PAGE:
Can an employer make you sign a non-compete and then lay you off immediately after?

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Can an employer make you sign a non-compete and then lay you off immediately after?

My company was bought by a local business man, so we had to fill out all the necessary paperwork of a new employee. Well, I had to sign a “No Competition and Arbitration Agreement”. But right after I turned it in to my supervisor, he let me know that my position had been eliminated. I was with the company 11 years and now I will be sued if I try and find work in the same area. Doesn’t seem fair to me. That’s all I know. How will I survive? If they laid me off, that contract shouldn’t matter right?

Asked on September 20, 2010 under Employment Labor Law, Ohio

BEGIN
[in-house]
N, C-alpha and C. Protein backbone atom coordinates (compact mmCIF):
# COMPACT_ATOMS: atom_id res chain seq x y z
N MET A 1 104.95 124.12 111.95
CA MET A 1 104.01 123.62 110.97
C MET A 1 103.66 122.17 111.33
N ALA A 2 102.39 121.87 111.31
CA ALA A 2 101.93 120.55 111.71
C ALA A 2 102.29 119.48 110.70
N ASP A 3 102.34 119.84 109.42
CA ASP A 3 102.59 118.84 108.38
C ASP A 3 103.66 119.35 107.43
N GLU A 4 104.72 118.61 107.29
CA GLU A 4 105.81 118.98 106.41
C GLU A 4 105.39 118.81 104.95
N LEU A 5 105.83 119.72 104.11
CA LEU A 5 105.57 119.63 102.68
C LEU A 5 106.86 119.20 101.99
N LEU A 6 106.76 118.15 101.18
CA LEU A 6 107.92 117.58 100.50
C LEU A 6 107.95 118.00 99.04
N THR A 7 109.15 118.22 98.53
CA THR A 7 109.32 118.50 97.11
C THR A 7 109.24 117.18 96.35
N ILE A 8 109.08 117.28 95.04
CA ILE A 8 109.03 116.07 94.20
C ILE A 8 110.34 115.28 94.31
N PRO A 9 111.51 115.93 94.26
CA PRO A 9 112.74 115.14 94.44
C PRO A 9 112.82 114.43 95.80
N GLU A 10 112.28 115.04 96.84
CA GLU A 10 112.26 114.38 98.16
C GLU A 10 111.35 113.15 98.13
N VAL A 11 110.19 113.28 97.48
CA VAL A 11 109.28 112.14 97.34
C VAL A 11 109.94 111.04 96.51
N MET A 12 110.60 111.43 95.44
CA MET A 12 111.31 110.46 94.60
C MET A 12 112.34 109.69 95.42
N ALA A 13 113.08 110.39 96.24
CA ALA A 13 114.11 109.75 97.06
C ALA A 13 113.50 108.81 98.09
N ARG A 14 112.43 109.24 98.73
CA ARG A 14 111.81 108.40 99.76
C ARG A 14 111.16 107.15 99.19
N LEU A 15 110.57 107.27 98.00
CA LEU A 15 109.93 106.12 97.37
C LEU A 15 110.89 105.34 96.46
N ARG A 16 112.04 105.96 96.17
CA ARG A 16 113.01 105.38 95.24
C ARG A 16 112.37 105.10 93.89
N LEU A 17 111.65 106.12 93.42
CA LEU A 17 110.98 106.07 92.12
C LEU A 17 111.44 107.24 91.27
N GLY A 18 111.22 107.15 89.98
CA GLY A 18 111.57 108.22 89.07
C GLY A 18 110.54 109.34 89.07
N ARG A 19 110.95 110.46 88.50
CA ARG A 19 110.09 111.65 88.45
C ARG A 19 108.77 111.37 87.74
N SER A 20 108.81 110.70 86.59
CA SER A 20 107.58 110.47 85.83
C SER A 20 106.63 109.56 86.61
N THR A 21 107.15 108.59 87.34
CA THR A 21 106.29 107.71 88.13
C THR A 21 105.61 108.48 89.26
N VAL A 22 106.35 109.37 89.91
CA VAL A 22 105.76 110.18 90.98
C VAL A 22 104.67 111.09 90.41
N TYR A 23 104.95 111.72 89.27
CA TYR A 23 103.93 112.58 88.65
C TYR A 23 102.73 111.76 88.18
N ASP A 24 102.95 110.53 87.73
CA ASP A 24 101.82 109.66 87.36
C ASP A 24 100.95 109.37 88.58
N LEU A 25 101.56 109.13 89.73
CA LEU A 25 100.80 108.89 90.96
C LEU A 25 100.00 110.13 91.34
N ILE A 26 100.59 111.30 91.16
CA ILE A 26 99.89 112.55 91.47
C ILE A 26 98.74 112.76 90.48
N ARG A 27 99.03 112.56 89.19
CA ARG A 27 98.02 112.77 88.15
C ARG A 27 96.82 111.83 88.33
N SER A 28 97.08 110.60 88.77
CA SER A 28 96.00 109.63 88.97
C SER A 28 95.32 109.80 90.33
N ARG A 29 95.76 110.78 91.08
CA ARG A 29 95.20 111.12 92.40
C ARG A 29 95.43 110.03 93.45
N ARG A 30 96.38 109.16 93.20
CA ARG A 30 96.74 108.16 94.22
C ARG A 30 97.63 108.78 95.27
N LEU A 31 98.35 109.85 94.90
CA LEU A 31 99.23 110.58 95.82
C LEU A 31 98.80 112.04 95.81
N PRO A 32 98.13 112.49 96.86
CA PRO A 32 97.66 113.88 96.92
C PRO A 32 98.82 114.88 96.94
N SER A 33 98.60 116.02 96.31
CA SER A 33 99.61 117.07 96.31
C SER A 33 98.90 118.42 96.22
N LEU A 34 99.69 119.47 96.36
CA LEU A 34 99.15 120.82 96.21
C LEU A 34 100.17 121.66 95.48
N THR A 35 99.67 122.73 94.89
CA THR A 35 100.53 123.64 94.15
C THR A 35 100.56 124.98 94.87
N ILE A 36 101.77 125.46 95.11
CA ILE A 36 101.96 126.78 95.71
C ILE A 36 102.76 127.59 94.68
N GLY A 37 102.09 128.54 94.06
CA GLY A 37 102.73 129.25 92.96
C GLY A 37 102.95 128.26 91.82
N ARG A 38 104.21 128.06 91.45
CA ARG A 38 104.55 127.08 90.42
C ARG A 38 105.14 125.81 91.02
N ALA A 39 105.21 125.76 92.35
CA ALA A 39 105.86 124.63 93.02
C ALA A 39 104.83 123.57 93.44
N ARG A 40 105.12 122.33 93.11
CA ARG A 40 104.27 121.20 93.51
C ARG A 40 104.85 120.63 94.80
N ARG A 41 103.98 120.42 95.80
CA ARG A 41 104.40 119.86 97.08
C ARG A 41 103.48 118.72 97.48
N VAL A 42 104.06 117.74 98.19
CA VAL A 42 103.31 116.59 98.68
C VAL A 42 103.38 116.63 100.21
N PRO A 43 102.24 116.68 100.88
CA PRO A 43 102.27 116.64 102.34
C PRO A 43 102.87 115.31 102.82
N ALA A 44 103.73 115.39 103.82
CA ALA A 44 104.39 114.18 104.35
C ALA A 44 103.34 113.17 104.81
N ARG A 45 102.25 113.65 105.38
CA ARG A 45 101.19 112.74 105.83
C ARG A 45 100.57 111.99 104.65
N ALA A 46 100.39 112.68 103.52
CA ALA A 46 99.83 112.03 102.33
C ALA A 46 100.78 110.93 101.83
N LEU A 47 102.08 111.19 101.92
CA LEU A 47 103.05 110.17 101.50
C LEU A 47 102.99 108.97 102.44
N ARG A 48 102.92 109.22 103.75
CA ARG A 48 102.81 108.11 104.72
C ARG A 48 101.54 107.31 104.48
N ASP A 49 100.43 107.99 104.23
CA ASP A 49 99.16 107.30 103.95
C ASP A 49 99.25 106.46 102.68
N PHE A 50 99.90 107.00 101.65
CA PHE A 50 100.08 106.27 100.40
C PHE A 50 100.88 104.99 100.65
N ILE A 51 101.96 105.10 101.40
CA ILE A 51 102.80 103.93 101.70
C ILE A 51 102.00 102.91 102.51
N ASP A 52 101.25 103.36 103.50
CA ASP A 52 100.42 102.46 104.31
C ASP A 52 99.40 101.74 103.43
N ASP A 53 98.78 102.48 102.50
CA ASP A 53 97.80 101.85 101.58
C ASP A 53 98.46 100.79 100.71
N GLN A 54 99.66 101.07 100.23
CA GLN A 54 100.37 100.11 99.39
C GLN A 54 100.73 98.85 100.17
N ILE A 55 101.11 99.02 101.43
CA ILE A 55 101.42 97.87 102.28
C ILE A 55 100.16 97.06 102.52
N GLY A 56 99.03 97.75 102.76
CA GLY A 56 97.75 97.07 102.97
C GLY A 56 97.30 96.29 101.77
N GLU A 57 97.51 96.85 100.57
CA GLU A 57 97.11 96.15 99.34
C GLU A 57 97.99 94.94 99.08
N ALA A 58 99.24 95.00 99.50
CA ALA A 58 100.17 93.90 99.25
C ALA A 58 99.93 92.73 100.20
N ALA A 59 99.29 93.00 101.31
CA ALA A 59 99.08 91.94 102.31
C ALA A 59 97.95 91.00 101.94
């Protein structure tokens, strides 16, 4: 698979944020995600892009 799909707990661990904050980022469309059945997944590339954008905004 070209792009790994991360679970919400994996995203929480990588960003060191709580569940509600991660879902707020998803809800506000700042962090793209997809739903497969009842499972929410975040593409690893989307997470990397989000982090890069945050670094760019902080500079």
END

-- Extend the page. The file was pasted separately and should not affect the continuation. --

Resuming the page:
Answers:

SJZ, Member, New York Bar / FreeAdvice Contributing Attorney

Answered 10 years ago | Contributor

You should definitely consult with an attorney; there are several possible things that might release you from the agreement or at least limit it:

1) You need to look at the exact terms of the agreement; many times they specifically only apply if its the employee terminates the relationship, not the employer.

2) There might be a failure of consideration, if you were laid off immediately--e.g. you did not get anything (any continuation of employment) in return for signing.

3) From what you right, it's not impossible there was fraud in the creation of the agreement (e.g. it was represented to you that you'd still be working there in some way), which would invalidate it.

4) Noncompetes are only ever enforceable to the degree they are reasonable in terms of geographic scope and time.


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